1.The Notice of Motion dated March 12, 2019, supported by the affidavit of even date sworn by Njeri Gathu, is made pursuant to section 1A, 1B and 3A of the Civil Procedure Act, order 12 rule 7 of the Civil Procedure Rules and article 159 (2) of the Constitution, and seeks that:i.The order of the court made on November 1, 2018 dismissing the application filed on June 5, 2018 for want of prosecution be varied and/or set aside together with all the consequential orders.ii.the application filed on June 5, 2019 be reinstated for hearing on merit.iii.Costs of the application be provided for.
2.There is a replying affidavit on record dated June 26, 2019.
3.The background to this matter is that the applicant had filed an application seeking orders for review and setting aside this court’s ruling made on September 29, 2017. That application was scheduled for hearing on November 1, 2018, and the court sent out a hearing notice. However, on the set date, the applicant failed to attend court, in consequence of which the court made the following order:
4.The applicants explain that the non-attendance was on account of a genuine mistake on the part of their advocate who had to attend a criminal matter in SPMCC 371 of 2014, in which he was the accused person, and a warrant of arrest had been issued against him; that the advocate on record was not aware that the criminal matter was coming up for hearing on November 1, 2018; that the order of dismissal was made through no fault of the applicants; and that the mistake of the advocate ought not to be visited upon the client.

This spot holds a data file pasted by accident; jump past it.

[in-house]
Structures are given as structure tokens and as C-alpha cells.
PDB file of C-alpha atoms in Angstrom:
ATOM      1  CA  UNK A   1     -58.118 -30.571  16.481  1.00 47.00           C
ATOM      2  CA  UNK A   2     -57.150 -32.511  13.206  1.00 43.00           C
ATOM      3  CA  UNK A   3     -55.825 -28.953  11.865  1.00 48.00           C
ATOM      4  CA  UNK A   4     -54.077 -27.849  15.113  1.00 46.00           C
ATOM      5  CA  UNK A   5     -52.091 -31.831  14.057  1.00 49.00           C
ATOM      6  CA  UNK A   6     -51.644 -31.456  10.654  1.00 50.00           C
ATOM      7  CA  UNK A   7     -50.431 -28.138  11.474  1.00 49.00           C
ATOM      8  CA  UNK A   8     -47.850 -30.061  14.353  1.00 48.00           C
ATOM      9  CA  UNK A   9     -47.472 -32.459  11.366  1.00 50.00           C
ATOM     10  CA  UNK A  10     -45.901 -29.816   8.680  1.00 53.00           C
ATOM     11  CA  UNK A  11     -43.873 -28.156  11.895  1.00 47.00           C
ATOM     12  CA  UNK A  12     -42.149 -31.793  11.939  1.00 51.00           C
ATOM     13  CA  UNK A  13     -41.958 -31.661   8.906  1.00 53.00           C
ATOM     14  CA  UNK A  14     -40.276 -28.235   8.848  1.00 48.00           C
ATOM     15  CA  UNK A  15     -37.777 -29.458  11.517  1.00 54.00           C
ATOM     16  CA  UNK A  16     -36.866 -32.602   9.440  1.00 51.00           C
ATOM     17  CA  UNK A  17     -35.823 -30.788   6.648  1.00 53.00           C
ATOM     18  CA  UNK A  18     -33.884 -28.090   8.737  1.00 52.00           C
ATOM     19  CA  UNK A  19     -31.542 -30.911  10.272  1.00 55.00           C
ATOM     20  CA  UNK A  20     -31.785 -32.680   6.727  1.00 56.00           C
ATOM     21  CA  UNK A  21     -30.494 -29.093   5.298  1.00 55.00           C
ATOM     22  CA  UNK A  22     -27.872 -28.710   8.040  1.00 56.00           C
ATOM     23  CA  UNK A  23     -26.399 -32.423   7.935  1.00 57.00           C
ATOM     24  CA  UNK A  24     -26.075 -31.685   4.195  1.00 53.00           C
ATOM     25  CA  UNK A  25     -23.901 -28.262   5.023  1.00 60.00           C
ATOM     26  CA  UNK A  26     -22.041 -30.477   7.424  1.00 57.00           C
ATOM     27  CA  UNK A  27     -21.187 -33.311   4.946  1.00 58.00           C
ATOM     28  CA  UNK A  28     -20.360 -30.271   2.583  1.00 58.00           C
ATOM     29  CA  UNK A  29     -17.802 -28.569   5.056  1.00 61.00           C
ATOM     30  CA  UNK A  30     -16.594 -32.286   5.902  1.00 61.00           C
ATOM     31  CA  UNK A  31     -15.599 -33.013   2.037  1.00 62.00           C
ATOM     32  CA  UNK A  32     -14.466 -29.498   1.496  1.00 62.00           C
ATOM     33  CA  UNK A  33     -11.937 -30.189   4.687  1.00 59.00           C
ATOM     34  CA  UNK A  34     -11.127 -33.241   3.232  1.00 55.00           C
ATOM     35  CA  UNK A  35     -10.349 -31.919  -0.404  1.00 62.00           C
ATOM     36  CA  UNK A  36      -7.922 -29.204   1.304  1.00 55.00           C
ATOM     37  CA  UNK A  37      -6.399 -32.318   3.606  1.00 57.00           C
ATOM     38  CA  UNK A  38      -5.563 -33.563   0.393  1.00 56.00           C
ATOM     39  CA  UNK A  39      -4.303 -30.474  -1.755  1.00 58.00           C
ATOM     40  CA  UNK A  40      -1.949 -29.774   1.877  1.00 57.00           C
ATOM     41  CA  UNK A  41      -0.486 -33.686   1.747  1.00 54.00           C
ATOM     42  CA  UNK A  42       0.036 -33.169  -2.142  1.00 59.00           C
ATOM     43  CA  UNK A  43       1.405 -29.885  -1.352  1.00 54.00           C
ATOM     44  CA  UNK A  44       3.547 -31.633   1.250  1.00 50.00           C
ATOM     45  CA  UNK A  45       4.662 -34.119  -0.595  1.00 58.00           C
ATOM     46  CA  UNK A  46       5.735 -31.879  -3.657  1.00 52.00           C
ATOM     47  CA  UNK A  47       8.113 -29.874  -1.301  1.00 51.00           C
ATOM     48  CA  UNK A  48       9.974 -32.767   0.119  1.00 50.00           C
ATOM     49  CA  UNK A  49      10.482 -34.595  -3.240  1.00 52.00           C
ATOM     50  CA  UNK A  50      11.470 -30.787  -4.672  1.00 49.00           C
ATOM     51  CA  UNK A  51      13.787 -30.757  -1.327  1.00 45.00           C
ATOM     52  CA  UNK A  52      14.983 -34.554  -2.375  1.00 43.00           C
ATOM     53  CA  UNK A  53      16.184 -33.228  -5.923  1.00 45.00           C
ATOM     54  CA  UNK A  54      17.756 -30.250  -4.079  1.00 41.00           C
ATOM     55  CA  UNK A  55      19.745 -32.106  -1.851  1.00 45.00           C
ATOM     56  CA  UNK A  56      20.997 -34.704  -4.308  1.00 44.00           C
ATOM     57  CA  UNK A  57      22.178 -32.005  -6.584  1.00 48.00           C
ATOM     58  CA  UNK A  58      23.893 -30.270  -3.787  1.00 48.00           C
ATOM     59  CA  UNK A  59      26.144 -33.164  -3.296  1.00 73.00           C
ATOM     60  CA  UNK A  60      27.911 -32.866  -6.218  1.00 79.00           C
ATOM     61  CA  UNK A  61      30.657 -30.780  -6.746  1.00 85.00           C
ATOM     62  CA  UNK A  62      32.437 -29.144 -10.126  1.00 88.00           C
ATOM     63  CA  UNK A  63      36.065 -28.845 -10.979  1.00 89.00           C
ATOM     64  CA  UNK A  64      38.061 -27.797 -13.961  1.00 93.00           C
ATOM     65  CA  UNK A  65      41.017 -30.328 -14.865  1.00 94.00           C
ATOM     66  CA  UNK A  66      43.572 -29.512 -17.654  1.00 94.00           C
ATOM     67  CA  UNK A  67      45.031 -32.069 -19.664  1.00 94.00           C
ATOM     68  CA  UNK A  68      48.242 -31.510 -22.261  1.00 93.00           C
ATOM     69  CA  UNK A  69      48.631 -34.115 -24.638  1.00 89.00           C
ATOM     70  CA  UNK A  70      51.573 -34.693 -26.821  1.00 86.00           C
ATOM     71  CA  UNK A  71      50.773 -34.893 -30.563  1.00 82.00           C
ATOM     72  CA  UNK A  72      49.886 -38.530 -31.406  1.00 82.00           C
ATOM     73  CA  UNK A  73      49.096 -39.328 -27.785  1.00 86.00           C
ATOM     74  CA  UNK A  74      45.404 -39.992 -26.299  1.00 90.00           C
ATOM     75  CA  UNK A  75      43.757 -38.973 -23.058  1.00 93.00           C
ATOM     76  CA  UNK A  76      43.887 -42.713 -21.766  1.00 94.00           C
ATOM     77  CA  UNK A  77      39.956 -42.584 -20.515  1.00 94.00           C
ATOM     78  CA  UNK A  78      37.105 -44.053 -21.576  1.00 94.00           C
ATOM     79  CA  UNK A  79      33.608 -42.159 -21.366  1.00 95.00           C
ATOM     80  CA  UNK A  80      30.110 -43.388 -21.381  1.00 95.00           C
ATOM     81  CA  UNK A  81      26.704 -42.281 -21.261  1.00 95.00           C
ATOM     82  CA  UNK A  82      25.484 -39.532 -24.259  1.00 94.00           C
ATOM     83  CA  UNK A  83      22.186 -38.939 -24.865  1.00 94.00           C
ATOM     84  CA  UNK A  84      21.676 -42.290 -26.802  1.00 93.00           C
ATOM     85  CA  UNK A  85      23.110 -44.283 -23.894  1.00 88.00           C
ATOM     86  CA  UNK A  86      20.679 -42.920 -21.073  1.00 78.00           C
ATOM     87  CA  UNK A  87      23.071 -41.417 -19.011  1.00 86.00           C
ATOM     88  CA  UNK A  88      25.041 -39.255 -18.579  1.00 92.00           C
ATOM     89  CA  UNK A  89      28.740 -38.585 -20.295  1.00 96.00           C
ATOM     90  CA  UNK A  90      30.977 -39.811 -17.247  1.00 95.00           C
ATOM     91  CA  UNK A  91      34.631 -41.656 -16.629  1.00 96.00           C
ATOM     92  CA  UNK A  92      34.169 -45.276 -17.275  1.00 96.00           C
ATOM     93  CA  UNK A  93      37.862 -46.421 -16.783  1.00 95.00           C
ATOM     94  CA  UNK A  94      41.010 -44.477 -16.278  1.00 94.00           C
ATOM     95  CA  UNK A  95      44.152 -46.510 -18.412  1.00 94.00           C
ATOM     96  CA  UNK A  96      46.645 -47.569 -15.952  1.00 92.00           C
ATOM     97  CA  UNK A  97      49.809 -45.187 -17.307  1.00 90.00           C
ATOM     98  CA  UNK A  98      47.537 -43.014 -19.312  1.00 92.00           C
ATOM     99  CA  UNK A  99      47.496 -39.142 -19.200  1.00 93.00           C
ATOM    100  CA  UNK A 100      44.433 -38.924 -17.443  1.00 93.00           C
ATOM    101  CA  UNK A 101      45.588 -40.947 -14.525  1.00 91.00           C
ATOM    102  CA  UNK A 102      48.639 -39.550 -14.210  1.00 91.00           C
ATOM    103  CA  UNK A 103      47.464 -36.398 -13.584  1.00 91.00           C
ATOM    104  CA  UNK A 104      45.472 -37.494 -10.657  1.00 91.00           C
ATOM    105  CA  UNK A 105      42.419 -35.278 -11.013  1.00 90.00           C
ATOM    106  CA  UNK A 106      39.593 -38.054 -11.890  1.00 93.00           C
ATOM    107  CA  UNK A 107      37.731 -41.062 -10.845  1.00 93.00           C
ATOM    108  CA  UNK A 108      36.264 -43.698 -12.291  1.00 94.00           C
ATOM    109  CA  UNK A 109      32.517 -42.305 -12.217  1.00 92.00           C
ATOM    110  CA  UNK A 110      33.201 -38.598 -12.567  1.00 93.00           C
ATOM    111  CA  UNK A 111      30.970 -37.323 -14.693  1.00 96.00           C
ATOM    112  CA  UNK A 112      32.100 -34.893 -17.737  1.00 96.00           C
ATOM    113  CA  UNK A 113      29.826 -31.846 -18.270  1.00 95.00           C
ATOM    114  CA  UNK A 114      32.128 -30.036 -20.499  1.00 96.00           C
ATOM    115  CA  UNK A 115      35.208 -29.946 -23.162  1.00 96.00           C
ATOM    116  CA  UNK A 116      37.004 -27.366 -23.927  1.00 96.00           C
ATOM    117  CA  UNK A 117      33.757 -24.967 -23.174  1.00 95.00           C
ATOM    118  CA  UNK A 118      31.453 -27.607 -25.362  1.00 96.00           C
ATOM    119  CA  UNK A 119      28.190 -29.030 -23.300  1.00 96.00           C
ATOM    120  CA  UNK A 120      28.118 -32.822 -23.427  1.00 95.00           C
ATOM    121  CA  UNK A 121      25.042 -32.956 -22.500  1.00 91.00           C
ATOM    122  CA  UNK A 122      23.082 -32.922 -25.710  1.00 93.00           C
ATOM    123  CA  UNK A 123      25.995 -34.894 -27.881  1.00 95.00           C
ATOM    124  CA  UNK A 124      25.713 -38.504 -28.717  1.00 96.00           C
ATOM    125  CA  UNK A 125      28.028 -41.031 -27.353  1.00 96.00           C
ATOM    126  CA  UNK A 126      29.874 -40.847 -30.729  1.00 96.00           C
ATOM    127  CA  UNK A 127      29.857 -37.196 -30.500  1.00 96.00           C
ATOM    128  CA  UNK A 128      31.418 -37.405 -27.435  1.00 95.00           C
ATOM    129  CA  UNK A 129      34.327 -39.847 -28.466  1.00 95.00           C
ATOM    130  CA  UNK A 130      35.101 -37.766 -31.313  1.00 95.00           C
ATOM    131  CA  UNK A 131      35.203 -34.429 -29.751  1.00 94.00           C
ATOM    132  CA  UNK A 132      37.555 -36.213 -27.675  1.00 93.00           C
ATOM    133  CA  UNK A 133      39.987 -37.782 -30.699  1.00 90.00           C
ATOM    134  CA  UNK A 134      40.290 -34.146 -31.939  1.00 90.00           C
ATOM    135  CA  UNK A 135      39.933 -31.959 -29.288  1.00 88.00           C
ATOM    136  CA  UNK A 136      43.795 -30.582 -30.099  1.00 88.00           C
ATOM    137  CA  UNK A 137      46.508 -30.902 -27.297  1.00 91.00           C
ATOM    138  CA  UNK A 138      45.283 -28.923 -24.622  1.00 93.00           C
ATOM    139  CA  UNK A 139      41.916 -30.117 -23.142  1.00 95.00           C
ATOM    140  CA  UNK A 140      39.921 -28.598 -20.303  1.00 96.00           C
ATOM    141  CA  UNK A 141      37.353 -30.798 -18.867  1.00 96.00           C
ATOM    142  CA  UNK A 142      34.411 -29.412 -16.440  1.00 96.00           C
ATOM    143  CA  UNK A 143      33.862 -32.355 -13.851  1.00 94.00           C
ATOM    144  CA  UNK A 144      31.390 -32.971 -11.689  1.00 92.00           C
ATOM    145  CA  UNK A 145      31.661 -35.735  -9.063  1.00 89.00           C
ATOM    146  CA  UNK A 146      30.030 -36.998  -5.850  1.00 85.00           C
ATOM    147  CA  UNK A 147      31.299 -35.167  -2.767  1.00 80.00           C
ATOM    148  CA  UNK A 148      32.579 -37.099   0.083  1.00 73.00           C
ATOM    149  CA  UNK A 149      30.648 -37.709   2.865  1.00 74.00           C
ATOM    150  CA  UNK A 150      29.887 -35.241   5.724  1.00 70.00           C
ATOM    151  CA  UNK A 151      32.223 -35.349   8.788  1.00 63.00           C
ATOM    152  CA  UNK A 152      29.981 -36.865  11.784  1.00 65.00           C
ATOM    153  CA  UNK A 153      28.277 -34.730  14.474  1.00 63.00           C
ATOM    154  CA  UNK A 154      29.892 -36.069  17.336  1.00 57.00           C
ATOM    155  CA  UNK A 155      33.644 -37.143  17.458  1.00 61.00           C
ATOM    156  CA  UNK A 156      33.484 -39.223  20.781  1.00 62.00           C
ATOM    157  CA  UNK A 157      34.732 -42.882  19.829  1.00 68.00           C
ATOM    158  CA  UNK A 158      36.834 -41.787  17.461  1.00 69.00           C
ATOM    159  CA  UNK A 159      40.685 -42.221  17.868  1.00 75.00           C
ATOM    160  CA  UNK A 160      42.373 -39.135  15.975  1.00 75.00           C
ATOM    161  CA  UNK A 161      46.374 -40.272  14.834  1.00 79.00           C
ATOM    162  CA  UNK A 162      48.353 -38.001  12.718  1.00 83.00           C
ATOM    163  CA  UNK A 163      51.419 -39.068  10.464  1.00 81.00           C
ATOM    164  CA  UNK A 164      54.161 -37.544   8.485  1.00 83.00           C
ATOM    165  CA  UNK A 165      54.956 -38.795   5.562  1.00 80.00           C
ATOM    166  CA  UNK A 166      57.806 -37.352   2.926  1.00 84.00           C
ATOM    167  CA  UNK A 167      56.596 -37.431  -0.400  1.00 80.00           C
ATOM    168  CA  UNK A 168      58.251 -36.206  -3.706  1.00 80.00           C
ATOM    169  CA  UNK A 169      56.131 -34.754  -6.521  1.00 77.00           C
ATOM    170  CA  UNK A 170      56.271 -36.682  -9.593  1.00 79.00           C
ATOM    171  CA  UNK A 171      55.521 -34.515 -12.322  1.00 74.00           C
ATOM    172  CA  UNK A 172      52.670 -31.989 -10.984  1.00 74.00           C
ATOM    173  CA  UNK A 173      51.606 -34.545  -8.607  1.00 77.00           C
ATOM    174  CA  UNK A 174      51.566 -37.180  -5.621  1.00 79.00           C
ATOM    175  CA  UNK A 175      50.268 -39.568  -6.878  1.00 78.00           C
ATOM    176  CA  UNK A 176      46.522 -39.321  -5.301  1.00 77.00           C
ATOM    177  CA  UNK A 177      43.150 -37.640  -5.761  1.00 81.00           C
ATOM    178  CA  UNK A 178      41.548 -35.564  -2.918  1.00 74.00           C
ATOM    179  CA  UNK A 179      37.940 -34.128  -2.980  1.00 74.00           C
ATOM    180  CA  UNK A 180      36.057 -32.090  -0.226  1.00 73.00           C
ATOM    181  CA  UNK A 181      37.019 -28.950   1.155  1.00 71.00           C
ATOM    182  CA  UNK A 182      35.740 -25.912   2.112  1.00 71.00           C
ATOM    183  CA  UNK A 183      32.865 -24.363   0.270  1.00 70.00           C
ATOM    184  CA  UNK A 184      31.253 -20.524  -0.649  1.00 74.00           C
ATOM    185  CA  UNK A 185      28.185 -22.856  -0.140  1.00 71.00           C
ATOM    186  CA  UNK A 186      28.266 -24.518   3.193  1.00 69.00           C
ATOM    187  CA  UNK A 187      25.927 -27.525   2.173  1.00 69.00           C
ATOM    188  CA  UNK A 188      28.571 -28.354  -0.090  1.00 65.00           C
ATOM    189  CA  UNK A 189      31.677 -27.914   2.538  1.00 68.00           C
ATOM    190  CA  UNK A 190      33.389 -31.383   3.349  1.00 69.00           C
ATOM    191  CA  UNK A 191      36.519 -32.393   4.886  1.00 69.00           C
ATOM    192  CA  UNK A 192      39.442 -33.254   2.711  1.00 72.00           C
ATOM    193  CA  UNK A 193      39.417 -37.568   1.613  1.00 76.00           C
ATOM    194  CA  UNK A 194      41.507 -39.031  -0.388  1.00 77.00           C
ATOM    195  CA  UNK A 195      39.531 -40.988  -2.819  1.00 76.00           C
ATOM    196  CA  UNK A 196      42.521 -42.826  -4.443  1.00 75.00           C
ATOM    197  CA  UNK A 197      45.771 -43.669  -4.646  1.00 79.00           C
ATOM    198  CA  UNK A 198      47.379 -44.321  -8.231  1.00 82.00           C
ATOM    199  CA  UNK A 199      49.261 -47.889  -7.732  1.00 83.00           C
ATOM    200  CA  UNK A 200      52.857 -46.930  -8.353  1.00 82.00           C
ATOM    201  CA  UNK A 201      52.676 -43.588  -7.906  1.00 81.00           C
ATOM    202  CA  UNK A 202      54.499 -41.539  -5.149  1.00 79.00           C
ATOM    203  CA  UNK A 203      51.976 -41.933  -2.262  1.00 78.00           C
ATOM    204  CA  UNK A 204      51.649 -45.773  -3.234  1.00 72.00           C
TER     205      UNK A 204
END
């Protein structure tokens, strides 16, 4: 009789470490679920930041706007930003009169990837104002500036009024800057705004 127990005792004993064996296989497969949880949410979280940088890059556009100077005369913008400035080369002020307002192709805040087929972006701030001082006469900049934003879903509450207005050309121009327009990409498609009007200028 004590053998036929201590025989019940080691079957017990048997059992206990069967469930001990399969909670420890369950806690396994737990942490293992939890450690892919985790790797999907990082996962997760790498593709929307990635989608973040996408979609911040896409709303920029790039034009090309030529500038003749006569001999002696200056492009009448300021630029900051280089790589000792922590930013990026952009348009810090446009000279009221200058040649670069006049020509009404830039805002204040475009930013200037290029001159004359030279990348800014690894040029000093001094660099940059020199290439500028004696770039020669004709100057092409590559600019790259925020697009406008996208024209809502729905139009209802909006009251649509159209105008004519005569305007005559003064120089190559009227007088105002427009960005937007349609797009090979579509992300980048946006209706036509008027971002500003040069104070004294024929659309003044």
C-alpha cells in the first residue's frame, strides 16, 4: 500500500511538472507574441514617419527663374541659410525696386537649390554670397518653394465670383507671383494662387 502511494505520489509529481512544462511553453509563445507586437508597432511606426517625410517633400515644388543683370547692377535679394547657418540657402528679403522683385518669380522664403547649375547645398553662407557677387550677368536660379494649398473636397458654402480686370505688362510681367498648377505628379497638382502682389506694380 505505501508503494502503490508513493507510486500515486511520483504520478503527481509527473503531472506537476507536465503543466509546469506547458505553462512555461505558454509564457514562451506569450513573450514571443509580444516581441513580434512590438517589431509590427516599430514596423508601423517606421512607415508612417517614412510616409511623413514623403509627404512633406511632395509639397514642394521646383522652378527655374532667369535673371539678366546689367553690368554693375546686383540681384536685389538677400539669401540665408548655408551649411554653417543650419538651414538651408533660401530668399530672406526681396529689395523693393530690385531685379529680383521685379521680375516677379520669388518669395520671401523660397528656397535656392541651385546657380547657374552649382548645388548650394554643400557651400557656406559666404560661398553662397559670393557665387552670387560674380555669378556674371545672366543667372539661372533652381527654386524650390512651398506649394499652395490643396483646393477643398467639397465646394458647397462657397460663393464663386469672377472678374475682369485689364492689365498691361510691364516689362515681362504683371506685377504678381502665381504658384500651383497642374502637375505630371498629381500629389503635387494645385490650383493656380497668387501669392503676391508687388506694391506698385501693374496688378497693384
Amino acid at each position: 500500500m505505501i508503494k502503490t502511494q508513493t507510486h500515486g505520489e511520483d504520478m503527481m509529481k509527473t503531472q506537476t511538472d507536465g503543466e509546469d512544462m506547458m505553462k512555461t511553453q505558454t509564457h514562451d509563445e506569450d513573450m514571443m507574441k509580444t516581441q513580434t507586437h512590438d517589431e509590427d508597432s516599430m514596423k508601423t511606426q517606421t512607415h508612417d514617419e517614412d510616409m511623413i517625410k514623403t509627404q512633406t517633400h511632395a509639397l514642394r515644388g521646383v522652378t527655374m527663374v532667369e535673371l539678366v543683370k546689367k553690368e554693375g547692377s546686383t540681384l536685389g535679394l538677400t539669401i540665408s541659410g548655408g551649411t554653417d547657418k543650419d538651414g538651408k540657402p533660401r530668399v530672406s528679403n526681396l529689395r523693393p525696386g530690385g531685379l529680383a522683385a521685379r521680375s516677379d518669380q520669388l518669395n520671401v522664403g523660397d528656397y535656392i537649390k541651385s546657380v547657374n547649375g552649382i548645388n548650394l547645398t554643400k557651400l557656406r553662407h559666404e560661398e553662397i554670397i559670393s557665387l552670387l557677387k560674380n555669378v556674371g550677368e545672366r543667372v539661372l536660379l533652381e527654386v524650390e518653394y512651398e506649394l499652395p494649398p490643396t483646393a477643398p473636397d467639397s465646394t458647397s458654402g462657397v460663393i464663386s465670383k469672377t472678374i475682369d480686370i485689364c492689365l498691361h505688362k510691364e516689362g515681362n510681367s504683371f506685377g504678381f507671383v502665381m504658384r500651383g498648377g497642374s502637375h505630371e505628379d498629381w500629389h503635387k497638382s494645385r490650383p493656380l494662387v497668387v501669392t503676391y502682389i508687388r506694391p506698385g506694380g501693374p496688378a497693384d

5.The application is opposed through a replying affidavit dated June 26, 2019, sworn by Geoffrey Mbugua Dedan, on the grounds that the applicants have always been guilty of laches and have always conveniently blamed the former advocates on record; that the applicants are vexatious litigants without sufficient material to support their prayers, but are nonetheless bent on keeping the respondent in court for long; that litigation must come to an end; and that there is no plausible reason advanced to warrant the orders sought.
6.In her oral submissions, Miss Gathua, who appears for the applicants, has explained that, although the applicants who are elderly citizens, were in court, they were not given a chance to speak; that they usually appoint advocates, and pay them, yet the advocates routinely fail to attend court and they end up not knowing what to do. Mar Mokaya on behalf of the respondent, urged us to consider the long delay of over 100 days, before this application was filed.
7.This court has been invited to find that the applicants are not at fault, and exercise its discretion and grant the orders as sought by the applicants. The principles that guide the court in the exercise of jurisdiction under article 159 of the Constitution is unfettered especially where procedural technicalities pose an impediment to the administration of justice, save that article 159 (2) (d) of the Constitution is not a panacea for all procedural ills. (See Jaldesa Tuke Dabelo vs IEBC and Another  eKLR; and Nicholas Kiptoo Arap Korir Salat vs IEBC & 7 others).